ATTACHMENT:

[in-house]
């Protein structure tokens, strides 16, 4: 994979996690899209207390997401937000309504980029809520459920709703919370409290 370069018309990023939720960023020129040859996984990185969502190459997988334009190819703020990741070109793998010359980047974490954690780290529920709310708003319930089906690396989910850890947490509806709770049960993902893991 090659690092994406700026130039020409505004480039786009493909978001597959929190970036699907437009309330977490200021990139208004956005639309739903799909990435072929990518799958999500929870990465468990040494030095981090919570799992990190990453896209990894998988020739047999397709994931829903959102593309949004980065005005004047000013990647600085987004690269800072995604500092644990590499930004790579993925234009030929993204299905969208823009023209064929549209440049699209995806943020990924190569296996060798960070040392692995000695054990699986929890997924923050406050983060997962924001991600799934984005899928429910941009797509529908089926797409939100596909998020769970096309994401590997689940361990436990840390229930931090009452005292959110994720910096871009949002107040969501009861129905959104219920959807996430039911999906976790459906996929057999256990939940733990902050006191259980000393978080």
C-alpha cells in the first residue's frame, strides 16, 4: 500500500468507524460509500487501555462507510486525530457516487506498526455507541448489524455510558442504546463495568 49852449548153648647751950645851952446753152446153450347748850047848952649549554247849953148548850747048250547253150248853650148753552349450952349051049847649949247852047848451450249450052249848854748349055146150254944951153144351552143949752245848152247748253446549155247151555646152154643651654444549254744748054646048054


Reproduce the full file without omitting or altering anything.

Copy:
[in-house]
């Protein structure tokens, strides 16, 4: 994979996690899209207390997401937000309504980029809520459920709703919370409290 370069018309990023939720960023020129040859996984990185969502190459997988334009190819703020990741070109793998010359980047974490954690780290529920709310708003319930089906690396989910850890947490509806709770049960993902893991 090659690092994406700026130039020409505004480039786009493909978001597959929190970036699907437009309330977490200021990139208004956005639309739903799909990435072929990518799958999500929870990465468990040494030095981090919570799992990190990453896209990894998988020739047999397709994931829903959102593309949004980065005005004047000013990647600085987004690269800072995604500092644990590499930004790579993925234009030929993204299905969208823009023209064929549209440049699209995806943020990924190569296996060798960070040392692995000695054990699986929890997924923050406050983060997962924001991600799934984005899928429910941009797509529908089926797409939100596909998020769970096309994401590997689940361990436990840390229930931090009452005292959110994720910096871009949002107040969501009861129905959104219920959807996430039911999906976790459906996929057999256990939940733990902050006191259980000393978080």
C-alpha cells in the first residue's frame, strides 16, 4: 500500500468507524460509500487501555462507510486525530457516487506498526455507541448489524455510558442504546463495568 49852449548153648647751950645851952446753152446153450347748850047848952649549554247849953148548850747048250547253150248853650148753552349450952349051049847649949247852047848451450249450052249848854748349055146150254944951153144351552143949752245848152247748253446549155247151555646152154643651654444549254744748054646048054